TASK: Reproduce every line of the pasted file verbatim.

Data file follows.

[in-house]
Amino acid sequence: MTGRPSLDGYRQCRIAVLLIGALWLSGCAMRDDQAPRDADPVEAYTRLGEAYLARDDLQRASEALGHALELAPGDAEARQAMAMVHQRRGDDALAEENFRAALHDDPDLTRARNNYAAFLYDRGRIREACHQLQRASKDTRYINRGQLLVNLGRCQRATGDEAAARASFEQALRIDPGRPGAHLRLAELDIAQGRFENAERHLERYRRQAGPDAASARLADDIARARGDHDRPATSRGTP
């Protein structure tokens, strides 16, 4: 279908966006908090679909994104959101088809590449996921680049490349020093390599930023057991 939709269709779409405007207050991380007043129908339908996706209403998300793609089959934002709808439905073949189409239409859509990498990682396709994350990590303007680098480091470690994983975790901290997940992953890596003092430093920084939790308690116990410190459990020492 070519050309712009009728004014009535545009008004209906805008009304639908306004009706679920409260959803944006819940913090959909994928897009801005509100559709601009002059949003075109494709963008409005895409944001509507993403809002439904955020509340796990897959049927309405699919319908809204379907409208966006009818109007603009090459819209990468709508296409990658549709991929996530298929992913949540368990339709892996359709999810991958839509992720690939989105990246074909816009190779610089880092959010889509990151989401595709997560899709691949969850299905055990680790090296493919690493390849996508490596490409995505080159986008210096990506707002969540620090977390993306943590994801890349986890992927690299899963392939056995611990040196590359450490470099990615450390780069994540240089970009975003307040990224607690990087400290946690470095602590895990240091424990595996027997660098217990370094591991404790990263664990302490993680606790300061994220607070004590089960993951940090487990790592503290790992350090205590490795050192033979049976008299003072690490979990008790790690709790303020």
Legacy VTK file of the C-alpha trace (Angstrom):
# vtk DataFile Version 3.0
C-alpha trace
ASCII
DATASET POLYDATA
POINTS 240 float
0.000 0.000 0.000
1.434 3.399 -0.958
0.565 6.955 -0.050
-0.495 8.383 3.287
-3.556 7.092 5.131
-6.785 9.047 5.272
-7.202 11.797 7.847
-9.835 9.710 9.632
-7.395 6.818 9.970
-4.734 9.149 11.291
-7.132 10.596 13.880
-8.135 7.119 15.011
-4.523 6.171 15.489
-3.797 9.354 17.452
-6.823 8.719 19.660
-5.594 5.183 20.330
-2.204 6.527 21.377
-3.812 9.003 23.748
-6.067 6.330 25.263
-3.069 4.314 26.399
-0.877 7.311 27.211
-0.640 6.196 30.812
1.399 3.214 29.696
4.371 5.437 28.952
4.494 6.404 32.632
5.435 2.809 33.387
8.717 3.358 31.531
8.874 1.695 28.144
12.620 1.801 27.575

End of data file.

[in-house]
Amino acid sequence: MTGRPSLDGYRQCRIAVLLIGALWLSGCAMRDDQAPRDADPVEAYTRLGEAYLARDDLQRASEALGHALELAPGDAEARQAMAMVHQRRGDDALAEENFRAALHDDPDLTRARNNYAAFLYDRGRIREACHQLQRASKDTRYINRGQLLVNLGRCQRATGDEAAARASFEQALRIDPGRPGAHLRLAELDIAQGRFENAERHLERYRRQAGPDAASARLADDIARARGDHDRPATSRGTP
């Protein structure tokens, strides 16, 4: 279908966006908090679909994104959101088809590449996921680049490349020093390599930023057991 939709269709779409405007207050991380007043129908339908996706209403998300793609089959934002709808439905073949189409239409859509990498990682396709994350990590303007680098480091470690994983975790901290997940992953890596003092430093920084939790308690116990410190459990020492 070519050309712009009728004014009535545009008004209906805008009304639908306004009706679920409260959803944006819940913090959909994928897009801005509100559709601009002059949003075109494709963008409005895409944001509507993403809002439904955020509340796990897959049927309405699919319908809204379907409208966006009818109007603009090459819209990468709508296409990658549709991929996530298929992913949540368990339709892996359709999810991958839509992720690939989105990246074909816009190779610089880092959010889509990151989401595709997560899709691949969850299905055990680790090296493919690493390849996508490596490409995505080159986008210096990506707002969540620090977390993306943590994801890349986890992927690299899963392939056995611990040196590359450490470099990615450390780069994540240089970009975003307040990224607690990087400290946690470095602590895990240091424990595996027997660098217990370094591991404790990263664990302490993680606790300061994220607070004590089960993951940090487990790592503290790992350090205590490795050192033979049976008299003072690490979990008790790690709790303020």
Legacy VTK file of the C-alpha trace (Angstrom):
# vtk DataFile Version 3.0
C-alpha trace
ASCII
DATASET POLYDATA
POINTS 240 float
0.000 0.000 0.000
1.434 3.399 -0.958
0.565 6.955 -0.050
-0.495 8.383 3.287
-3.556 7.092 5.131
-6.785 9.047 5.272
-7.202 11.797 7.847
-9.835 9.710 9.632
-7.395 6.818 9.970
-4.734 9.149 11.291
-7.132 10.596 13.880
-8.135 7.119 15.011
-4.523 6.171 15.489
-3.797 9.354 17.452
-6.823 8.719 19.660
-5.594 5.183 20.330
-2.204 6.527 21.377
-3.812 9.003 23.748
-6.067 6.330 25.263
-3.069 4.314 26.399
-0.877 7.311 27.211
-0.640 6.196 30.812
1.399 3.214 29.696
4.371 5.437 28.952
4.494 6.404 32.632
5.435 2.809 33.387
8.717 3.358 31.531
8.874 1.695 28.144
12.620 1.801 27.575